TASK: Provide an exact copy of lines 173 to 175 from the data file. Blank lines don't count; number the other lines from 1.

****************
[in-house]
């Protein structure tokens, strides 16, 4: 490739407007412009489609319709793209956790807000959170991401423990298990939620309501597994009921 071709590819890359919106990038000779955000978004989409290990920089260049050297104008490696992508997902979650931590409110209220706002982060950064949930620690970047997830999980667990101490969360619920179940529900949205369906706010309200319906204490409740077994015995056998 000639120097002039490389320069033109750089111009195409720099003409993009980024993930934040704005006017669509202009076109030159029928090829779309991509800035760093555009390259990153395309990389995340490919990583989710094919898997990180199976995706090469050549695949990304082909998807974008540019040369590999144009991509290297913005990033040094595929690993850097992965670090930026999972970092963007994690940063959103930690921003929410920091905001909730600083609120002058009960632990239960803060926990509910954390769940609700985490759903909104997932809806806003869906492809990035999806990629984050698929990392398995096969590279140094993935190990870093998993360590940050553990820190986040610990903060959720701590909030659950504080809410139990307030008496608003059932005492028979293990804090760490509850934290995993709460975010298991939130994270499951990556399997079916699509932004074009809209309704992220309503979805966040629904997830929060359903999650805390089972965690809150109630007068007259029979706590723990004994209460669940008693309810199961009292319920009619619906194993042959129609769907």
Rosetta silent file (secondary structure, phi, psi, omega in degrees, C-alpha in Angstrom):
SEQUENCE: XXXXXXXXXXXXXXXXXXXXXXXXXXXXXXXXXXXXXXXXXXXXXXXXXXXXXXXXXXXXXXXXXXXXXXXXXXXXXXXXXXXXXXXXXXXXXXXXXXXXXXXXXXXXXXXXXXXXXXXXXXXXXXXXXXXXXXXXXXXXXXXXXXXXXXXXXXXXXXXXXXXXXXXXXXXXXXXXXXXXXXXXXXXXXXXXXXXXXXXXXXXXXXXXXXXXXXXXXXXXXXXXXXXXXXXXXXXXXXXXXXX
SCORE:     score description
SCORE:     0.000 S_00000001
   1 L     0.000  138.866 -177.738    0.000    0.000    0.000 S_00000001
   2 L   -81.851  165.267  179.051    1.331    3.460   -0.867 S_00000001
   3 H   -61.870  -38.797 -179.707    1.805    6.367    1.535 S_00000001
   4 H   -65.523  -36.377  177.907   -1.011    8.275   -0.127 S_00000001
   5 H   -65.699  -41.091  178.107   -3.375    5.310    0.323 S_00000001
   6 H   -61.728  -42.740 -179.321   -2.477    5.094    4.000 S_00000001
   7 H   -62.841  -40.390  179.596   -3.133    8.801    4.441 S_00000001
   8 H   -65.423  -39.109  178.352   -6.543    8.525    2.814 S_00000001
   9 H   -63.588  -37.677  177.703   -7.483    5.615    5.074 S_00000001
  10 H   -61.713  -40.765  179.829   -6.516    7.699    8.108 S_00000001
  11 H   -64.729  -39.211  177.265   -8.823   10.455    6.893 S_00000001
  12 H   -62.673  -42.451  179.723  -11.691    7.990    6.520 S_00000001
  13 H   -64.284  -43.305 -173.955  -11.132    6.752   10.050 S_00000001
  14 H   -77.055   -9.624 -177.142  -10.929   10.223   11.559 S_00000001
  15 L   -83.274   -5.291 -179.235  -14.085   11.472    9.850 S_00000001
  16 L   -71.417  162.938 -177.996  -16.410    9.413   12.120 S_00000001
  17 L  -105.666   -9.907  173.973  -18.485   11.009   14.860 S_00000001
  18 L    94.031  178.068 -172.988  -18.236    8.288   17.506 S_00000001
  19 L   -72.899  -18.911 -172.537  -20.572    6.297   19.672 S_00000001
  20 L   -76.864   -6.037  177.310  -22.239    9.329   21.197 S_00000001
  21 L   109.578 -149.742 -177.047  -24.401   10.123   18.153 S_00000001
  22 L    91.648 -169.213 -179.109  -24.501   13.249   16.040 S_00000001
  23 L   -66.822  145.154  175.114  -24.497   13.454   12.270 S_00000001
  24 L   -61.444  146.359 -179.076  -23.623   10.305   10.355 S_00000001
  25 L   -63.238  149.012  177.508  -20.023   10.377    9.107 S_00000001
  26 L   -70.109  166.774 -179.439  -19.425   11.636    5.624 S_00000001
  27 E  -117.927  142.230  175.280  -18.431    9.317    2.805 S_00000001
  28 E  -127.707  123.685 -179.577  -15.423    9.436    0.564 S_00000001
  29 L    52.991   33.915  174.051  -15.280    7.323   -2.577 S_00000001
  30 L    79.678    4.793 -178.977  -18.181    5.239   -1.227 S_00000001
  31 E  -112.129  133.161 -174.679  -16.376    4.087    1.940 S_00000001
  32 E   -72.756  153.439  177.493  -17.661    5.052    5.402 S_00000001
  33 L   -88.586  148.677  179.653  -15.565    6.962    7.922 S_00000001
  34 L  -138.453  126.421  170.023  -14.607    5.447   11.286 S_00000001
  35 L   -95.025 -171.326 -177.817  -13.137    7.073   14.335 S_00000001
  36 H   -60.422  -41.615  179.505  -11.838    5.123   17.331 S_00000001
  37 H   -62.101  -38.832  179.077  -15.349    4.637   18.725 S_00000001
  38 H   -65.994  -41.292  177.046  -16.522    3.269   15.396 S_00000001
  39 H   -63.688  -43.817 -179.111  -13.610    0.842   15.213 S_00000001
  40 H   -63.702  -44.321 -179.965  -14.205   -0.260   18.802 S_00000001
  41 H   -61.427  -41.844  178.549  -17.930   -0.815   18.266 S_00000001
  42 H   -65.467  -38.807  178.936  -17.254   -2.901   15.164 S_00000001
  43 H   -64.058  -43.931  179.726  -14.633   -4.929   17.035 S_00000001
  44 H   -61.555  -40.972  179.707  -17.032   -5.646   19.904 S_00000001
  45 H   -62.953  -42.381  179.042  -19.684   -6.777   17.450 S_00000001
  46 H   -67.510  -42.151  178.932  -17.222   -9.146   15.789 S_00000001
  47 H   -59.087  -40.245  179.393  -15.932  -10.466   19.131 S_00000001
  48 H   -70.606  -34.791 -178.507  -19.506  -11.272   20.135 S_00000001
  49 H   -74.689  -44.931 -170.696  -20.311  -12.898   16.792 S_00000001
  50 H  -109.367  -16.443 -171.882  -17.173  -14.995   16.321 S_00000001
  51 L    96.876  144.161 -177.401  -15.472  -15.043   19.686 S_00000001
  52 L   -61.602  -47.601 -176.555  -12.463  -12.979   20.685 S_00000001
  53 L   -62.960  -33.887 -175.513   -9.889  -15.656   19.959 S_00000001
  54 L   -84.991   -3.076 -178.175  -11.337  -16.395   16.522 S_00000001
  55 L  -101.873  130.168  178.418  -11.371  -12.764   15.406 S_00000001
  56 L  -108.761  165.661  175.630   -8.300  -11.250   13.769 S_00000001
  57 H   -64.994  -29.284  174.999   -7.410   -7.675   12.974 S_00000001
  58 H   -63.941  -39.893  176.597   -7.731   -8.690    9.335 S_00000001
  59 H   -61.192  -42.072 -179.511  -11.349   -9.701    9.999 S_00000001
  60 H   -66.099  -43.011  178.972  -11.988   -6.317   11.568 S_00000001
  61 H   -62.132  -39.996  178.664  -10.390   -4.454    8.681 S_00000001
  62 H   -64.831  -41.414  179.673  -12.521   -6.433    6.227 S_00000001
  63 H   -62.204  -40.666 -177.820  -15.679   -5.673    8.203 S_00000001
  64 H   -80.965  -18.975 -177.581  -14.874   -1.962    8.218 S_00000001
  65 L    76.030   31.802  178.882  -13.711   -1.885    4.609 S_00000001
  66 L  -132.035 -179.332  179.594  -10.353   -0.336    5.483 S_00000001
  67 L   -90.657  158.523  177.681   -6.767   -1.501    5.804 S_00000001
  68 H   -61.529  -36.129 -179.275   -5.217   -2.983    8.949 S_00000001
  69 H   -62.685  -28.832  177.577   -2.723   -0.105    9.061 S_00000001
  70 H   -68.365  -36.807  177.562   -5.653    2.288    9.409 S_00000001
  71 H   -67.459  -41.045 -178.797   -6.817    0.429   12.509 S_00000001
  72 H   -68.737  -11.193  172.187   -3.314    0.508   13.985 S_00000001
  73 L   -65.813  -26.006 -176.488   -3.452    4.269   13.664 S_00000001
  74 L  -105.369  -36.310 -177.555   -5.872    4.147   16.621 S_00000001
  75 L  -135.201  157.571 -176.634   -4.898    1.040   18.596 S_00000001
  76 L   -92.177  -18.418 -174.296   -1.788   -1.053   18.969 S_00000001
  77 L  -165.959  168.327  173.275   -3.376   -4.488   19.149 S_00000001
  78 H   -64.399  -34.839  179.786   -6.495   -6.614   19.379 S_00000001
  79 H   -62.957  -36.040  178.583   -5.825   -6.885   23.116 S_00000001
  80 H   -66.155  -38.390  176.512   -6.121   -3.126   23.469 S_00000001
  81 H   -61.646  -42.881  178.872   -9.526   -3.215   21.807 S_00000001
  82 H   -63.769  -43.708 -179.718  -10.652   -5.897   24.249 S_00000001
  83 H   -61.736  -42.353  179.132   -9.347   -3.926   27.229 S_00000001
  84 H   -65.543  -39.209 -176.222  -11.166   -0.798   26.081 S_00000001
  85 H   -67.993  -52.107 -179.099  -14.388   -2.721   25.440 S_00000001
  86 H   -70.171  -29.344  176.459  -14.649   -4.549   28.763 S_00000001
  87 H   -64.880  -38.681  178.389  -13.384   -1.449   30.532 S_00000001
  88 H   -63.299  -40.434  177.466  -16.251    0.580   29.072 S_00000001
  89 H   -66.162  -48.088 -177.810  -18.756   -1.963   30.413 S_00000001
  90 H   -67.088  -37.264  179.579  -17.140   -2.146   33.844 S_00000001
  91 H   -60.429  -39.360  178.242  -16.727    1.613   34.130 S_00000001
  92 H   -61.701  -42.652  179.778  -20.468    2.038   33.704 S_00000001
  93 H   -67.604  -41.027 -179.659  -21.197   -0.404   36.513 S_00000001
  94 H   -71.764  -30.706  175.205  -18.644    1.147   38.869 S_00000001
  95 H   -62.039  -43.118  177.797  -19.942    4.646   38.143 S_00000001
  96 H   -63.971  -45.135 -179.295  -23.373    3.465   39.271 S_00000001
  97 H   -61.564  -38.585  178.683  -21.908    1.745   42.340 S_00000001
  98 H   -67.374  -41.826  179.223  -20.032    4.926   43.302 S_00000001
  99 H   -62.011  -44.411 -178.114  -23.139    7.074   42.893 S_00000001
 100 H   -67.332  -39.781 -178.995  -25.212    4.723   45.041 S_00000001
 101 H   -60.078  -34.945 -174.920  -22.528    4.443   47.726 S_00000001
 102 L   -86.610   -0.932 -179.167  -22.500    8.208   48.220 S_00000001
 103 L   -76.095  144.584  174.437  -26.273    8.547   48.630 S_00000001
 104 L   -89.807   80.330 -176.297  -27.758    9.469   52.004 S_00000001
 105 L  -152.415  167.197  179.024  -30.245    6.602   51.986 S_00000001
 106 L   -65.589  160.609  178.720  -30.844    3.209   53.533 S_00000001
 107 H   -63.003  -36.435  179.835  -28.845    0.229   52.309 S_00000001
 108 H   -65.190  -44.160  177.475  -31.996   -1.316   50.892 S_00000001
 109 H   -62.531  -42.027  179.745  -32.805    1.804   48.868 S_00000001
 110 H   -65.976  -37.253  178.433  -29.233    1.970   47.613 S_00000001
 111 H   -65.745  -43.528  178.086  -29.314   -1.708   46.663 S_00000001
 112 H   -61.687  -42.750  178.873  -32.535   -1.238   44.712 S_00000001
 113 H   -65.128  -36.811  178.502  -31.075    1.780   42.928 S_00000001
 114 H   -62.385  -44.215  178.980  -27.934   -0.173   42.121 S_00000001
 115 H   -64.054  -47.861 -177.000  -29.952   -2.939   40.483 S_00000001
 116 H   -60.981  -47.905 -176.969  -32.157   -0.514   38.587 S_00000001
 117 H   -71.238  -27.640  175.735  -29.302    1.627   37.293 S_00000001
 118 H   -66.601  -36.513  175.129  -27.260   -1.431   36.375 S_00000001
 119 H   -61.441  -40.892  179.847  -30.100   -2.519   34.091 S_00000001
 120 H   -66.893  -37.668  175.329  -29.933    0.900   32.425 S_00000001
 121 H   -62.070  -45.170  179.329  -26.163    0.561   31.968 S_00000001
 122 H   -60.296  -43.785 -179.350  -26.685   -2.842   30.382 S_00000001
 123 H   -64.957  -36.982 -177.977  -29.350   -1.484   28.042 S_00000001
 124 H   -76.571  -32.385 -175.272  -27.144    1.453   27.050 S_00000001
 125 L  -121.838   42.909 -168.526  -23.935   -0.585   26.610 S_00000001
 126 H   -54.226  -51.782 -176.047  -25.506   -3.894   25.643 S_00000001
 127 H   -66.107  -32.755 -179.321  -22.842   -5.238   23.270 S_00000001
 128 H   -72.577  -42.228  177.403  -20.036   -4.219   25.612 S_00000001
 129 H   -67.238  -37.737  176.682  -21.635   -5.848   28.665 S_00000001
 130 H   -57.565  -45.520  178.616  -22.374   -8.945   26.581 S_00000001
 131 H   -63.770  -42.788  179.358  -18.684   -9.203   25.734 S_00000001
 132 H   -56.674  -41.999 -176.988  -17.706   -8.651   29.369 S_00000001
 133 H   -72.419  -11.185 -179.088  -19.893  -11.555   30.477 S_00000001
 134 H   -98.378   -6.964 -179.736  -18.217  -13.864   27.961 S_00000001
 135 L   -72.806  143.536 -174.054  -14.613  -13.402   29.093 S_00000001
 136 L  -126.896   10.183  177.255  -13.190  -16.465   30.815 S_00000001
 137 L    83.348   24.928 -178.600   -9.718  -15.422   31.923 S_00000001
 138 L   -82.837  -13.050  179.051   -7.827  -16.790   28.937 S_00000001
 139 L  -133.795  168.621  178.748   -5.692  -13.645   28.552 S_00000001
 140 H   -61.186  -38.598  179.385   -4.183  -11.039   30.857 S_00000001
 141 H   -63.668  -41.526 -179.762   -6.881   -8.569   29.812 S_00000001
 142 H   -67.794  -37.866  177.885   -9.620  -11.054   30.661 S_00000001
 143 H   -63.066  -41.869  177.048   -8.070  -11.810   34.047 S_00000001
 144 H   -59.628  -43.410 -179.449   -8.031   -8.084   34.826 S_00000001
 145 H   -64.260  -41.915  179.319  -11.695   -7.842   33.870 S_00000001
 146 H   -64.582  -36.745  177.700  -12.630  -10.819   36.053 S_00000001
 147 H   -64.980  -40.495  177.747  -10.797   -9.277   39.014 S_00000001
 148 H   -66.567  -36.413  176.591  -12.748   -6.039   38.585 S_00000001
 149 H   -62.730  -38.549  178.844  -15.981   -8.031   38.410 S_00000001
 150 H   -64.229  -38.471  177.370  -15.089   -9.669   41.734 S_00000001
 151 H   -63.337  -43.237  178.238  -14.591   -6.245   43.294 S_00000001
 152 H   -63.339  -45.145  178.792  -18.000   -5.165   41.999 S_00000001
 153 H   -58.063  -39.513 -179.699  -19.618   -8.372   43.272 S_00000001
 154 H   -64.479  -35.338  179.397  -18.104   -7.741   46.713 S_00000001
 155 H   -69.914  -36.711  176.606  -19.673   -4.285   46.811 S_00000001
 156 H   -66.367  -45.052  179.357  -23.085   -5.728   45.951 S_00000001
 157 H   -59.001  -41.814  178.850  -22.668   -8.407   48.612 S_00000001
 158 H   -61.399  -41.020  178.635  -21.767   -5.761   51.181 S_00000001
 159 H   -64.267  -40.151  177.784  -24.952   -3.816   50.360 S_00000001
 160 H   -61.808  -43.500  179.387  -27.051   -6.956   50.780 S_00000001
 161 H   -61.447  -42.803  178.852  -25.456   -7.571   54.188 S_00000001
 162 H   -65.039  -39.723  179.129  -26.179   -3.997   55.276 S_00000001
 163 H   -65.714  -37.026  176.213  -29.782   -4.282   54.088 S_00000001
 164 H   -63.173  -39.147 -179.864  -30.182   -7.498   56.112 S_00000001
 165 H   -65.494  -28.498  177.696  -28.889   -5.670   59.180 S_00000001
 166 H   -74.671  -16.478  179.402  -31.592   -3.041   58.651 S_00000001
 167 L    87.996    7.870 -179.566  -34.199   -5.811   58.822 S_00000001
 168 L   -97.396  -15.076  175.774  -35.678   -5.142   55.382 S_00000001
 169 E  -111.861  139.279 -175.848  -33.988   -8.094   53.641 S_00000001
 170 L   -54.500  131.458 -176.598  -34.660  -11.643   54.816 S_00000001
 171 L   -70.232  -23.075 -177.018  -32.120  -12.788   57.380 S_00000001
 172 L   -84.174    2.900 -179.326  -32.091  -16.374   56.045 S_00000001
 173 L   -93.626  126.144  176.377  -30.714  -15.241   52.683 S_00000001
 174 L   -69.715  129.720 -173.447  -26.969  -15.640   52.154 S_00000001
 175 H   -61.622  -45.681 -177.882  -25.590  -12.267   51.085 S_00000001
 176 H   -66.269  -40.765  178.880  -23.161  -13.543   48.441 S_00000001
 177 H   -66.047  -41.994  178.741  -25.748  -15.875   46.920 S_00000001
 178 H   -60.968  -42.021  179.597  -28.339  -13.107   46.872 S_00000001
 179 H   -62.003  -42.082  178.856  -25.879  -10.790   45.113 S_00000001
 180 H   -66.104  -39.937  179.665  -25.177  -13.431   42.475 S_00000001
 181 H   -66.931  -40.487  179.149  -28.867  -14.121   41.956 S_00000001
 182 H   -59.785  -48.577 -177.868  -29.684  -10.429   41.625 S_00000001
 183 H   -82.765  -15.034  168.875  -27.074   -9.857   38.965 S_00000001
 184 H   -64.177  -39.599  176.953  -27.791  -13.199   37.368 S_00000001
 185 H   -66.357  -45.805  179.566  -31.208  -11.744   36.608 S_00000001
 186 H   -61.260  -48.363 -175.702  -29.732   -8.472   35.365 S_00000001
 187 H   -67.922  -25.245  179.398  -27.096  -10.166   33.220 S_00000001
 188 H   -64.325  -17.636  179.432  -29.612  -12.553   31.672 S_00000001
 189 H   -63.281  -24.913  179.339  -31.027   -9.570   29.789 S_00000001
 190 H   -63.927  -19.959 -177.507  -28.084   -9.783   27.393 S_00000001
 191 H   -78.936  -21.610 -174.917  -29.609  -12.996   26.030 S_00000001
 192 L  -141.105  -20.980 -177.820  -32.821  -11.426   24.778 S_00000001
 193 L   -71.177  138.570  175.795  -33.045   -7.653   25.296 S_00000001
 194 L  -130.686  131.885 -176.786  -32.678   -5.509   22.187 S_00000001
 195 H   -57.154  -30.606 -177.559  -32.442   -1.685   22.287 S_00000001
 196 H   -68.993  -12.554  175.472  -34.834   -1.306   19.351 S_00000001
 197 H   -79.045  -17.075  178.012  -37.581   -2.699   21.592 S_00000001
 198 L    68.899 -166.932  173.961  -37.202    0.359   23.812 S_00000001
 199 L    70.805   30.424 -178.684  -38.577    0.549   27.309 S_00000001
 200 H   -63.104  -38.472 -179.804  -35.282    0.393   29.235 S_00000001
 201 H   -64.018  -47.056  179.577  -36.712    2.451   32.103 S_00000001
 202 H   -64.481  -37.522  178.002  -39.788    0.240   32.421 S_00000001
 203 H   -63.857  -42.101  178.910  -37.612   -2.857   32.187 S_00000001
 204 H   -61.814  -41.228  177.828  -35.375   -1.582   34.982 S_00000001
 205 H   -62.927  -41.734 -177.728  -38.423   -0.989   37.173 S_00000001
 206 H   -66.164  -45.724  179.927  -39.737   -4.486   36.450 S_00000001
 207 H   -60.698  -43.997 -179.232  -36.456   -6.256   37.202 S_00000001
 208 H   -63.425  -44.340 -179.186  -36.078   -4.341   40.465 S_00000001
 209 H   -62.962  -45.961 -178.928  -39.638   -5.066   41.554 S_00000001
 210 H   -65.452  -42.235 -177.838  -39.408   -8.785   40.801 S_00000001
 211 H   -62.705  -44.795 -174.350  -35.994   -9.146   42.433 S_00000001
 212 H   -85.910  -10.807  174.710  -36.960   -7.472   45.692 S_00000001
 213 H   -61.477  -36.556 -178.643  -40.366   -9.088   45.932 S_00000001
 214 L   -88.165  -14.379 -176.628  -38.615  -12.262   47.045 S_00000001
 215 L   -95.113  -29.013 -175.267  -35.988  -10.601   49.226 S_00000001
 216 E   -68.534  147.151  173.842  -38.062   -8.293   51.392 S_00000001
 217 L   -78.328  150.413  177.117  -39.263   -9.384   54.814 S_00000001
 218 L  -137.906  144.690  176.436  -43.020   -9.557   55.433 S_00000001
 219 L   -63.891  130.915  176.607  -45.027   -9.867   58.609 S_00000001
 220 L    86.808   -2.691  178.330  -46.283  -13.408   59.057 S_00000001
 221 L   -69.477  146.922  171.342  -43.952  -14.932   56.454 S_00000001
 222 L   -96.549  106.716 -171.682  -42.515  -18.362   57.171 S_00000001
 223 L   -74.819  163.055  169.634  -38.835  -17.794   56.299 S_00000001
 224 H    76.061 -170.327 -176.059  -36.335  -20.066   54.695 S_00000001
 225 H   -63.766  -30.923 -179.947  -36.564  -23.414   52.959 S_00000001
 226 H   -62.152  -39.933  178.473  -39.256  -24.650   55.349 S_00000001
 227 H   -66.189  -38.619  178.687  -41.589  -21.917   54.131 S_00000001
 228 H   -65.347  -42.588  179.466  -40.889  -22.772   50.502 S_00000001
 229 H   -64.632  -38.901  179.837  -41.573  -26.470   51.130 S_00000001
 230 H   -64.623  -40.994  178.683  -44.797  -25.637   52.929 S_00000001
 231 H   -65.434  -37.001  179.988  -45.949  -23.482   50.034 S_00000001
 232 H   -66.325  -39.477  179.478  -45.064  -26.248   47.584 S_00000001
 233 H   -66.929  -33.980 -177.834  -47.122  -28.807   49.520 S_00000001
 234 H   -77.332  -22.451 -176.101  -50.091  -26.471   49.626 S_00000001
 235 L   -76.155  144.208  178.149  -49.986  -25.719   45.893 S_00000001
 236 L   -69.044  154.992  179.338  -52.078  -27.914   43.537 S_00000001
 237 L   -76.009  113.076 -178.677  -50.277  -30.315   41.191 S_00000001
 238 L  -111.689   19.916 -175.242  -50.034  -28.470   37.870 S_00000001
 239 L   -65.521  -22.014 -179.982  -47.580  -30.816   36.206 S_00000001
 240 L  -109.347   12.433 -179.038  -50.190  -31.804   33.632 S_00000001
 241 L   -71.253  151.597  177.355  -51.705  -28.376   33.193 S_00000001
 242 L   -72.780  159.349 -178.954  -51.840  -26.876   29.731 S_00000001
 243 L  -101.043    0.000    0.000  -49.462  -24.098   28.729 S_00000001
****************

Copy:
 167 L    87.996    7.870 -179.566  -34.199   -5.811   58.822 S_00000001
 168 L   -97.396  -15.076  175.774  -35.678   -5.142   55.382 S_00000001
 169 E  -111.861  139.279 -175.848  -33.988   -8.094   53.641 S_00000001